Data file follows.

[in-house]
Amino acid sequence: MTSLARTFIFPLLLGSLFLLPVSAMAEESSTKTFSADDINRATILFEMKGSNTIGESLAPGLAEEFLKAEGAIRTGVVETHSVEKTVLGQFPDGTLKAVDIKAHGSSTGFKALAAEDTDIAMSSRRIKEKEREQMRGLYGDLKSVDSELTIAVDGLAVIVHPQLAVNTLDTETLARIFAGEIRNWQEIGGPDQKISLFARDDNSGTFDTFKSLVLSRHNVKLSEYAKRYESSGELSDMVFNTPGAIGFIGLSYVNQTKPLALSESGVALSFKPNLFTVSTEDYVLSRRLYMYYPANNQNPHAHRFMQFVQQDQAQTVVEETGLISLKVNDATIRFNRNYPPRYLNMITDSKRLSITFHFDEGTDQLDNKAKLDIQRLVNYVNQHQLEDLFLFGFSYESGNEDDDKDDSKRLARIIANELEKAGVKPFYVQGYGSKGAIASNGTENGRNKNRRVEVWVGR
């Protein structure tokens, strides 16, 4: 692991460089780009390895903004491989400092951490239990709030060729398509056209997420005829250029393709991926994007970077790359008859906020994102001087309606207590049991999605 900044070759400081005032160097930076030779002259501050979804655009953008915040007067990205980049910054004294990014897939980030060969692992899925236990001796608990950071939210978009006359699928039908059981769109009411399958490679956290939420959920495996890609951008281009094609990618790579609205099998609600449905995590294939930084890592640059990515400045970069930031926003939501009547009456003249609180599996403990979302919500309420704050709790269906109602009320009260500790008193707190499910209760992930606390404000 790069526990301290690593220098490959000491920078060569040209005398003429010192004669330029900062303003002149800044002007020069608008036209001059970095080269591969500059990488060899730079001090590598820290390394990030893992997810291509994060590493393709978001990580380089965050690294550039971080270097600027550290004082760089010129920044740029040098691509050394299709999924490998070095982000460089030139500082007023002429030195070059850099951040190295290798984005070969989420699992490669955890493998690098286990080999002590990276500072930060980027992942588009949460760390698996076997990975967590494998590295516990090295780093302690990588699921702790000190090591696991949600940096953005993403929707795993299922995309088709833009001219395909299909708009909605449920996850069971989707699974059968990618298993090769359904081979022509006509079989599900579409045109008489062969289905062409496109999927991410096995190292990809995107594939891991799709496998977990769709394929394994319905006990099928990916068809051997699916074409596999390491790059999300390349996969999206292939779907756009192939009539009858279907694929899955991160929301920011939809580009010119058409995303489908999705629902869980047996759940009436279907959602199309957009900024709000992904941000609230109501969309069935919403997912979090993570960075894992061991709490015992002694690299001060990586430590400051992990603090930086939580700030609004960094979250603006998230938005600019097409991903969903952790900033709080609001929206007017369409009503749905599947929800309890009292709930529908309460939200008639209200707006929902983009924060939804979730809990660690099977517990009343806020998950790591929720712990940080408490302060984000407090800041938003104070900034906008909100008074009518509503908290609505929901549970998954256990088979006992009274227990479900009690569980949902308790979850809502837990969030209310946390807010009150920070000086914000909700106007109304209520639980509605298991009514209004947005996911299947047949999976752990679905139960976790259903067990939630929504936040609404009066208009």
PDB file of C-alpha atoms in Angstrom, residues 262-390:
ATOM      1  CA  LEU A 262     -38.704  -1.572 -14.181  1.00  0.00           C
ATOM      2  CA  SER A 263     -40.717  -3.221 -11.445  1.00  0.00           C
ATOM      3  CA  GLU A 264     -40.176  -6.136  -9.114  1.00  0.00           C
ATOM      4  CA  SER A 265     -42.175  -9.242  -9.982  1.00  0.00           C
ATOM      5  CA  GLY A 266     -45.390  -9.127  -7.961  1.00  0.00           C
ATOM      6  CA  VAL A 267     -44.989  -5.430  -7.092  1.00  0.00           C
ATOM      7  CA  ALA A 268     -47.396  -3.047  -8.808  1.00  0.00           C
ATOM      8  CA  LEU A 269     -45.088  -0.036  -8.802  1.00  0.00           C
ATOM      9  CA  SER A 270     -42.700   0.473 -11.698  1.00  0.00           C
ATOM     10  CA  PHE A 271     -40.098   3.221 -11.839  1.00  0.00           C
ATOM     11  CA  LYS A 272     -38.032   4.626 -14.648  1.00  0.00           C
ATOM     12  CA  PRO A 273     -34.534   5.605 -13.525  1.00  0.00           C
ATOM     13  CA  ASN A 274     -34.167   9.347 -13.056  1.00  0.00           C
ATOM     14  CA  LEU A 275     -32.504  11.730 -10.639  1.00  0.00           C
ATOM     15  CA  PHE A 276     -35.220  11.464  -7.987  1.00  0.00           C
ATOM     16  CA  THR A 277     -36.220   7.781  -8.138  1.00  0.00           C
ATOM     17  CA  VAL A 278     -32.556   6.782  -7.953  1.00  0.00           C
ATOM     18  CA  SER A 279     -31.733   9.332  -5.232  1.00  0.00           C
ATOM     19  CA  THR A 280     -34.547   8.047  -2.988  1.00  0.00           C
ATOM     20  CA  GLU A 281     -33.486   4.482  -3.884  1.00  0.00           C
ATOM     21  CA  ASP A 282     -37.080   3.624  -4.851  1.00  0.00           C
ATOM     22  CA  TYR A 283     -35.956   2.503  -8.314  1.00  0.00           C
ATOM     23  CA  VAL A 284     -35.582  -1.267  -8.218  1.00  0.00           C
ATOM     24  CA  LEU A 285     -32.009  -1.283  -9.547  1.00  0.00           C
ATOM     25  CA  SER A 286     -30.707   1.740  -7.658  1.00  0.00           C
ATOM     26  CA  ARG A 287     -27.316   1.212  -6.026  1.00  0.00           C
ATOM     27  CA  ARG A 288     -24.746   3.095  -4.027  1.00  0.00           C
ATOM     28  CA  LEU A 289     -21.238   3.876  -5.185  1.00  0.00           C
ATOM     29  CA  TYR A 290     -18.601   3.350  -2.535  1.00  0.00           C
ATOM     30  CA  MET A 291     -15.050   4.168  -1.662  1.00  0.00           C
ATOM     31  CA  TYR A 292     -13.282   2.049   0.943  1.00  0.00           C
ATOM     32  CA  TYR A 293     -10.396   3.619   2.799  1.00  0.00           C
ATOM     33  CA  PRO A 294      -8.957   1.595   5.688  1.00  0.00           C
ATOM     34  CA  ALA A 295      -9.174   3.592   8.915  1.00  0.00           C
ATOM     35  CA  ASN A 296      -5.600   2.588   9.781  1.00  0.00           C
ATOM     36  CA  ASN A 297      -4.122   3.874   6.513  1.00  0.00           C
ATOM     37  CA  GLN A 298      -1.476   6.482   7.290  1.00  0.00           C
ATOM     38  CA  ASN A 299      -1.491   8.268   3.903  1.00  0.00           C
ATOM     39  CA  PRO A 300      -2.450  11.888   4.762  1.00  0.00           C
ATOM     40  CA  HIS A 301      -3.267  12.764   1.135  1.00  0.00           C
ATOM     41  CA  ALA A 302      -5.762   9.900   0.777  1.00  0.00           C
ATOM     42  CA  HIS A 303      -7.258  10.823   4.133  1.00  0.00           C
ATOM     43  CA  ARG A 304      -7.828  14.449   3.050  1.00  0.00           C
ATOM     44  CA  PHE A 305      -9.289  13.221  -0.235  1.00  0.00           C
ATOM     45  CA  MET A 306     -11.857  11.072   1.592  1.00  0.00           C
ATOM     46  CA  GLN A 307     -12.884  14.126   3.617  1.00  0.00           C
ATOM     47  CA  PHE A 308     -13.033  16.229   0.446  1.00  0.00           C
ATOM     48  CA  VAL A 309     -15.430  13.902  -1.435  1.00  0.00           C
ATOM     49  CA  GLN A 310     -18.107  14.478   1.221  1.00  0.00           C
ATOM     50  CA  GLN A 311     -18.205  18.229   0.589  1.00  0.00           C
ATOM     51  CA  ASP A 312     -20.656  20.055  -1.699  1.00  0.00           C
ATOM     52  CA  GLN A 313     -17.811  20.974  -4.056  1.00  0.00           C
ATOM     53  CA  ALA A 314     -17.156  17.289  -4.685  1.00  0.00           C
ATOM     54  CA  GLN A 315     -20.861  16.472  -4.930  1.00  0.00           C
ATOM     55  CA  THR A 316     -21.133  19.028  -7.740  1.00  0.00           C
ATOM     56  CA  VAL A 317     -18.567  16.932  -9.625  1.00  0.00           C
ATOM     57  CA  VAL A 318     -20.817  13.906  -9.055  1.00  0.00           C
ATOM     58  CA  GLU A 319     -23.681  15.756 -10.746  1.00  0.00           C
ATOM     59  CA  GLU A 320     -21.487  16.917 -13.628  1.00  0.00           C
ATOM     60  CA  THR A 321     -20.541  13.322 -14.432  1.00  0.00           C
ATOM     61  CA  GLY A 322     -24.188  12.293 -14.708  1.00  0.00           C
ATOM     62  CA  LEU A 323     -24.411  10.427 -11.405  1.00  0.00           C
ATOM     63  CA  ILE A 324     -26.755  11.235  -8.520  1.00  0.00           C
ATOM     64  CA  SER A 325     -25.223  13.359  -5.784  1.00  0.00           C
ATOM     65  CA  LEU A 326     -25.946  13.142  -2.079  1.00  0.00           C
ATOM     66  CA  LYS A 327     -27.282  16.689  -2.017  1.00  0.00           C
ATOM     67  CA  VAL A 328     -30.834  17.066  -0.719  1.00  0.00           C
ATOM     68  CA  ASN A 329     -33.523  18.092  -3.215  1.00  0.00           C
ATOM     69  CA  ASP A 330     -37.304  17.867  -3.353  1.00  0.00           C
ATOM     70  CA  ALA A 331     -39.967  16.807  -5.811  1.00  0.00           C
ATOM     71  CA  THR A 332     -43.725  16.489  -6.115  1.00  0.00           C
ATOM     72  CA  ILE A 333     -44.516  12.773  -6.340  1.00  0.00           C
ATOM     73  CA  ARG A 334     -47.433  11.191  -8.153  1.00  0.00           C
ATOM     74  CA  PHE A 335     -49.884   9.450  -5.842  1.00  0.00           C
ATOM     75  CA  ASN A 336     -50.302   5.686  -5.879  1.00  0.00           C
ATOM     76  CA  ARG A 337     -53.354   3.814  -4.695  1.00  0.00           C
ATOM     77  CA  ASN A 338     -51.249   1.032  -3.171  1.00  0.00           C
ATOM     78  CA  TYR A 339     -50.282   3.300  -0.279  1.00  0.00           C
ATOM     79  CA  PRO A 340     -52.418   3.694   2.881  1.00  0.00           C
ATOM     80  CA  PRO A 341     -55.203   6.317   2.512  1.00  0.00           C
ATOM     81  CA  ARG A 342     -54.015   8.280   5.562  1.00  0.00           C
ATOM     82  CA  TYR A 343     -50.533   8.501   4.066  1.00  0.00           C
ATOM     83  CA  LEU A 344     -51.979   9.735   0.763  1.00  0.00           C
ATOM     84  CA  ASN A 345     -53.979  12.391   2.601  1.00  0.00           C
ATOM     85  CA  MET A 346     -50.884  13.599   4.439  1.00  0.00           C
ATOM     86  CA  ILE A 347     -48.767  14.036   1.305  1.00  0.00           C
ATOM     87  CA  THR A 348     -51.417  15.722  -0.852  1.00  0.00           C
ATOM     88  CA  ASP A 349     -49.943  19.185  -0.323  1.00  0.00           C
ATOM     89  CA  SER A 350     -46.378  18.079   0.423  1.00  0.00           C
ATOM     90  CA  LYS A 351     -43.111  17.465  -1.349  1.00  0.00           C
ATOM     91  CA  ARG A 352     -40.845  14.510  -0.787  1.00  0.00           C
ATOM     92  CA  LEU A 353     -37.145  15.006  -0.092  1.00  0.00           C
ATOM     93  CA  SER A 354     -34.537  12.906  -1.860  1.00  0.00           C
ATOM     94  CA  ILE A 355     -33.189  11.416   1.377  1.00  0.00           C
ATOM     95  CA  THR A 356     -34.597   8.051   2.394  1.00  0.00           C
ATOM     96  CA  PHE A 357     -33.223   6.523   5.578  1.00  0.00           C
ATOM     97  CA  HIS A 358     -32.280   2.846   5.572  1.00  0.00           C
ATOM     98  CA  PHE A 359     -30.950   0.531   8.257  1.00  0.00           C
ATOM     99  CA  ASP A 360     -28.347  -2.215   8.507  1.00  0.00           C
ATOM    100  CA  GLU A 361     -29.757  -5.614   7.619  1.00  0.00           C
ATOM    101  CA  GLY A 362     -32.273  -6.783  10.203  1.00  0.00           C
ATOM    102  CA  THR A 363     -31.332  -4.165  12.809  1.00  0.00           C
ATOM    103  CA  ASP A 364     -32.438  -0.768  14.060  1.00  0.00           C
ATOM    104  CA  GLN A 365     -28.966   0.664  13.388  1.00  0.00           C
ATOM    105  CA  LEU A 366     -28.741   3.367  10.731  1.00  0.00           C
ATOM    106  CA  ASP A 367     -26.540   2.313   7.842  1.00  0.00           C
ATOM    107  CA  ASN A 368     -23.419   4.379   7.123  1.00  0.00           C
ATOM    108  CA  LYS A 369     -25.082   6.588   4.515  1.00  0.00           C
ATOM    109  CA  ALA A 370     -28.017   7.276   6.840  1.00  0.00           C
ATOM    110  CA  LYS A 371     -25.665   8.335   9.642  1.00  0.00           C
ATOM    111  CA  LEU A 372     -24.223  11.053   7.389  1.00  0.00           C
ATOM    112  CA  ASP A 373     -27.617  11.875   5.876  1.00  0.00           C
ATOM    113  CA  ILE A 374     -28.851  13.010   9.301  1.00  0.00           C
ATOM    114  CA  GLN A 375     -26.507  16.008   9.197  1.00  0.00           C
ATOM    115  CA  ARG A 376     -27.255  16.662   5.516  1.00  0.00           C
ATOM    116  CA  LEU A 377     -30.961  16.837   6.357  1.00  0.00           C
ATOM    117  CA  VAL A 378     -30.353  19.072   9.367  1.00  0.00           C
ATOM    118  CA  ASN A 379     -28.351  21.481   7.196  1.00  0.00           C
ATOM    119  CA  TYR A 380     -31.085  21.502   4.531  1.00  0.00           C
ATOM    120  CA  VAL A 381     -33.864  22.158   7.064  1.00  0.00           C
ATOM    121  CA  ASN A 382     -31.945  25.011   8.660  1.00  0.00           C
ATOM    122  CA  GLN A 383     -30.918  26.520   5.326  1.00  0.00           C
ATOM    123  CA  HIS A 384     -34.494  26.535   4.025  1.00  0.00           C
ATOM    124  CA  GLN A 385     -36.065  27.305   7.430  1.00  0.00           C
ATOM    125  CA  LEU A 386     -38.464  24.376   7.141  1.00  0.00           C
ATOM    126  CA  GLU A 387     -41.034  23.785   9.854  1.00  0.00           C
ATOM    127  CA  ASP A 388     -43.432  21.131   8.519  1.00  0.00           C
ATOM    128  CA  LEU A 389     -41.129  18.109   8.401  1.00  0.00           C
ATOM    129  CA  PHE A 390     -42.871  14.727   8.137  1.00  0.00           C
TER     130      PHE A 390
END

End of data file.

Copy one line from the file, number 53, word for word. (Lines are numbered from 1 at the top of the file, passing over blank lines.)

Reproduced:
ATOM     49  CA  GLN A 310     -18.107  14.478   1.221  1.00  0.00           C